Self Defense 101.1
After having prepared a dinner that was so bad that no one ate more than 3 bites (no one’s fault; the meat was pre-marinated), the Spouse Thingy and I headed for WalMart to buy kitty litter (immediate odor control, thanks to whatever crawled up inside Buddah and died…) And while we were there we figured what the heck, there’s a McD’s right there, we might as well eat something
At the table behind us there was a family with two younger kids; they were extremely well behaved and were carrying on non-whiny conversations. Mostly it was background noise that was noticeable simply because the kids were small but happily talkative. And the parents were paying attention to what their kids were saying, even giving consideration to their son’s thought that someone needs to get a really big airplane and bomb all the mean people off the face of the earth.
Yeah, a little too young to understand irony, I think.
But what caught my attention, and made me want to get up and talk to the parents was something very innocent, but borderline terrifying. The only thing that kept me in my seat was knowing I would scare their kids.
Teaching your kids their names, phone numbers, addresses, etc, is a very
good idea. Going over that information is essential: drill it in so they know it when they need it. Make it so ingrained that they can cough it up even when under stress.
But people…don’t, not ever, go over that information in a public place. I was sitting right behind them, I could hear their little girl saying her full name, her phone number, the street she lived on, and the house number. If I had ill intents toward kids, I’d know where to find one very adorable little girl and a sweet little boy.
I wanted to turn around and let the parents know that; I wanted to let them know the ramifications of strangers overhearing that information, but the kids were there, and I didn’t want to scare the kids.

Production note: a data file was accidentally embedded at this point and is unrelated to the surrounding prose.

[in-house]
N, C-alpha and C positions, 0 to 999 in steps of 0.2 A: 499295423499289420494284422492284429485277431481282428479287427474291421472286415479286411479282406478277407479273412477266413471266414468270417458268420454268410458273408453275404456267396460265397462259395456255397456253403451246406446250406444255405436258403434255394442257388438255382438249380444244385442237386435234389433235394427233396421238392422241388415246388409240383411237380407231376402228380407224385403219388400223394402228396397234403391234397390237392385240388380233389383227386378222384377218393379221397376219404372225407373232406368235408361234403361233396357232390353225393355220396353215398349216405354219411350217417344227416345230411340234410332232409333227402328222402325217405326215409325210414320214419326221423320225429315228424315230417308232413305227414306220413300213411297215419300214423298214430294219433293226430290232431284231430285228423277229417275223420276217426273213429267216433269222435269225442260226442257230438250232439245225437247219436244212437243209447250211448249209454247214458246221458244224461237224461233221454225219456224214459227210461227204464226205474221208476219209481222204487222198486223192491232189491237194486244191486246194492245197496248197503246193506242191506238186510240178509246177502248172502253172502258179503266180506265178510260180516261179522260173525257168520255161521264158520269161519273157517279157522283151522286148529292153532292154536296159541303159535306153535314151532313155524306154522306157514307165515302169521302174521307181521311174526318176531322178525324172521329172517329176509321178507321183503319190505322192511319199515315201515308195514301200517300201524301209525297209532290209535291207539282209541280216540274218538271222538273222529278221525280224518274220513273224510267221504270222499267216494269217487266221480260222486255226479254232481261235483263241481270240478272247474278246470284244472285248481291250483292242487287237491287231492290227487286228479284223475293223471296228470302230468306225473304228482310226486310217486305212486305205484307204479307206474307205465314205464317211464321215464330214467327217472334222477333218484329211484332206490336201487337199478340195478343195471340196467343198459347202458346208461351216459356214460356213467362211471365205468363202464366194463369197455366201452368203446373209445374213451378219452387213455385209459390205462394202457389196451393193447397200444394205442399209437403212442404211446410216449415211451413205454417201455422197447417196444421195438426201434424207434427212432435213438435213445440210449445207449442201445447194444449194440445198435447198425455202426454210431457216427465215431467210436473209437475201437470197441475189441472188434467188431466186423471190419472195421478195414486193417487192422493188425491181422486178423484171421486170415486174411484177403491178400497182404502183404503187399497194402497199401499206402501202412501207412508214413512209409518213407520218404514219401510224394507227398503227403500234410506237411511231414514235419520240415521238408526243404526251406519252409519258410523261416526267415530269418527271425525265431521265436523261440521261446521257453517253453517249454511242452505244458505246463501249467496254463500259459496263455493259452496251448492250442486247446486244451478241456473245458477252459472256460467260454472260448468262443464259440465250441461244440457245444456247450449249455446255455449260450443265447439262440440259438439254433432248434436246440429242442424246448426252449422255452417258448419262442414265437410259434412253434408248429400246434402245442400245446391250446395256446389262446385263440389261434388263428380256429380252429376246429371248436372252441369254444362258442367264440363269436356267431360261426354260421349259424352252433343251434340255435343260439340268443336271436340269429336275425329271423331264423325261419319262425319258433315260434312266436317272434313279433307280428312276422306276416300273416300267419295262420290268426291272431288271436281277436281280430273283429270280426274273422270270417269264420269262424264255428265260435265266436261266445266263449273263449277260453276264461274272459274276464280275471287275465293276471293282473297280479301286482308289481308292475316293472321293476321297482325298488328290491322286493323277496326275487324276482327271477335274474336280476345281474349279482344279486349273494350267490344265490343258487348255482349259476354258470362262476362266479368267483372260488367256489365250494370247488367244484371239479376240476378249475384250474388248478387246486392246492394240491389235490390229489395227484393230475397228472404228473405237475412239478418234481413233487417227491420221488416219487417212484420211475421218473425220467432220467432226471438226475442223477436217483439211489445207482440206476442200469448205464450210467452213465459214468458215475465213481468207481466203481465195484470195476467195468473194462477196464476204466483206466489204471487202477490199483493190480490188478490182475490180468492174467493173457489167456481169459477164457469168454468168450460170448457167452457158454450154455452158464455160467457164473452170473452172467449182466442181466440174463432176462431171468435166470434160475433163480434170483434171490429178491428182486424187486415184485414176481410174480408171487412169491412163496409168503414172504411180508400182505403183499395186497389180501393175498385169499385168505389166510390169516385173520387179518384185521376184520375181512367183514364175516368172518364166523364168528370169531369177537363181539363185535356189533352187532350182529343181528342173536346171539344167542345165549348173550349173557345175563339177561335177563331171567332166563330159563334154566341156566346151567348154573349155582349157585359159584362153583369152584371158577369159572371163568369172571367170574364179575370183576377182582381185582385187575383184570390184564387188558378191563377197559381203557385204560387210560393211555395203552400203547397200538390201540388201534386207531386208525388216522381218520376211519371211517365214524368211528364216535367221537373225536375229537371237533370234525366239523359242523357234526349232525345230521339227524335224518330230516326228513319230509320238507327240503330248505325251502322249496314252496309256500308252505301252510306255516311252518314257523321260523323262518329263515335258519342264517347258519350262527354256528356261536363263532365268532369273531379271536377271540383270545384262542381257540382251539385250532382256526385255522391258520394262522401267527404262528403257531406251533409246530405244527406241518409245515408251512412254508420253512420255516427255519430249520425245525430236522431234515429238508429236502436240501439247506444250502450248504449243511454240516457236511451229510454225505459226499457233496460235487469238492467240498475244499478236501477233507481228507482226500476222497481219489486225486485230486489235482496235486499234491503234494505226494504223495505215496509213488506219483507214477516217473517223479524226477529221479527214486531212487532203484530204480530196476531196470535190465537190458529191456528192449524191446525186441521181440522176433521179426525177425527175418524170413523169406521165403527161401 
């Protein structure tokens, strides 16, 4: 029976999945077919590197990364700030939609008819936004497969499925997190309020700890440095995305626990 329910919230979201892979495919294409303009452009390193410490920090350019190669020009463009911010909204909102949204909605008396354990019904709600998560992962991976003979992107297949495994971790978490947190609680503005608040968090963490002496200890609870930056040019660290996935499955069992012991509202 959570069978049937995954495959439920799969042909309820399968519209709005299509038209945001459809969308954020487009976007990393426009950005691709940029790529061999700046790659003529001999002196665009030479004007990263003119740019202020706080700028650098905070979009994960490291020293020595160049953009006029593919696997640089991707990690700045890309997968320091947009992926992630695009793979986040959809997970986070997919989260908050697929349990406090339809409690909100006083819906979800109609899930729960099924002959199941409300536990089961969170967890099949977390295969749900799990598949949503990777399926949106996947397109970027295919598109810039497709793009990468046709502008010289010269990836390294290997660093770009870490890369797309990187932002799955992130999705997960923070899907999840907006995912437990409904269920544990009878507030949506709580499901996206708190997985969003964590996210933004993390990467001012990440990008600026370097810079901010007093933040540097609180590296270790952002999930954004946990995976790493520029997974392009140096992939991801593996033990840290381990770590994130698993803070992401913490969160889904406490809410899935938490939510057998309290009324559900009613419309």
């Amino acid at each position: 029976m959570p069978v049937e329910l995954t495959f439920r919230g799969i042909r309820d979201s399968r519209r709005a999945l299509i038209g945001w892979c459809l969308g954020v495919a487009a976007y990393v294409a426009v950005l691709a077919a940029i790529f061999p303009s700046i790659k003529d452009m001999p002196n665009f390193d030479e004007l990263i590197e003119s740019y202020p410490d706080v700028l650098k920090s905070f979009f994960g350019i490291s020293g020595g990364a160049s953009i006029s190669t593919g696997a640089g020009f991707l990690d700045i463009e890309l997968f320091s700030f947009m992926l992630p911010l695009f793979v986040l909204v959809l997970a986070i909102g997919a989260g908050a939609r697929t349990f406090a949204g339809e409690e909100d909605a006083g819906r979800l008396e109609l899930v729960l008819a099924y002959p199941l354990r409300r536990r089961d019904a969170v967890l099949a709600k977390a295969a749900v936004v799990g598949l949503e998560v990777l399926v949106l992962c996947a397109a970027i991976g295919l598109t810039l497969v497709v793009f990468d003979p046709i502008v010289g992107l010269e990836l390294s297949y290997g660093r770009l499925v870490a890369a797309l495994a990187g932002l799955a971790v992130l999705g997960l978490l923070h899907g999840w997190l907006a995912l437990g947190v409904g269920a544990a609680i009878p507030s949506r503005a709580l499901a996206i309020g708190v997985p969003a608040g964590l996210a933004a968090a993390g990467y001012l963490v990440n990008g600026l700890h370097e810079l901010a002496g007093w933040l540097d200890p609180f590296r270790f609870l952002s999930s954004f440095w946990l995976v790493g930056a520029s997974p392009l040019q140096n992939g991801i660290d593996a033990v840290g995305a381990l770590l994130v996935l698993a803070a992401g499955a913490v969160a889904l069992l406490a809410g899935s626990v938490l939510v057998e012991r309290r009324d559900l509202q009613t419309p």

The whole thing reminded me of something else, I note I’d read on a newsgroup years ago. One of the NG’s participants was quite proud of herself; she was in her yard and noticed a very young kid (I can’t recall gender, but for this, let’s just say it was a little boy…) looking miserably frightened on the sidewalk. She asked if he was ok, and quickly learned that he was lost, only knew his first name, didn’t know his mother’s first name, nor his address or phone number. She sat him down on her front steps, and said she would call the police, and they would find his home.
The kid freaked out. He didn’t want her to call the police—that would mean he was in big trouble. So she acquiesced; she didn’t call the police. Instead, she put him in her car and drove up and down the streets until he recognized his house.
Alls well that ends well?
One would think. However… she was extremely proud of having helped the kid find his way home, and was angry beyond coherent words when I surmised that she’d done the entirely wrong thing. Yes, I pooped on her parade. I peed in her Cheerios. But I had to.
You don’t want to frighten kids, but there are times when the adult has to be
an adult; she needed to let him cry and worry about getting into trouble and call the police no matter what he wanted. This kid needed to see that the police are there for his benefit, not his terror. He needed to understand that when you’re in trouble, they’re there to help you, not hurt you.
She also put him in her car; this kid now had the impression that it’s okay to get into a car with a perfect stranger. After all, he did it before and it turned out all right. The nice lady helped him find his mommy.
But next time he might not be so lucky. Next time it might be a predator who offers him the ride home. Next time he might not live to see life beyond the next 5 minutes.
Our intentions towards the kids around us are usually pretty good. But we’re the grown ups. We have to think.
We have to follow point A to point B and reason out the possibilities in between. We have to pay attention to our surroundings—who might be listening in on the things we’re discussing with our kids—and we have to gauge what we do accordingly to protect them. We have to stop and consider what taking the easy way out might mean for their future. We have to make the grown up decisions based on not just the immediate safety of these kids, but their future safety as well.
If that means making a kid cry hard because the police are coming, so be it. Better that that the lesson that strangers are okay. If that means waiting until in the privacy of a car or home to go over personal information that can definitely help a kid out of a jam, then wait.
The people to whom we keep saying “act your age” depend on it.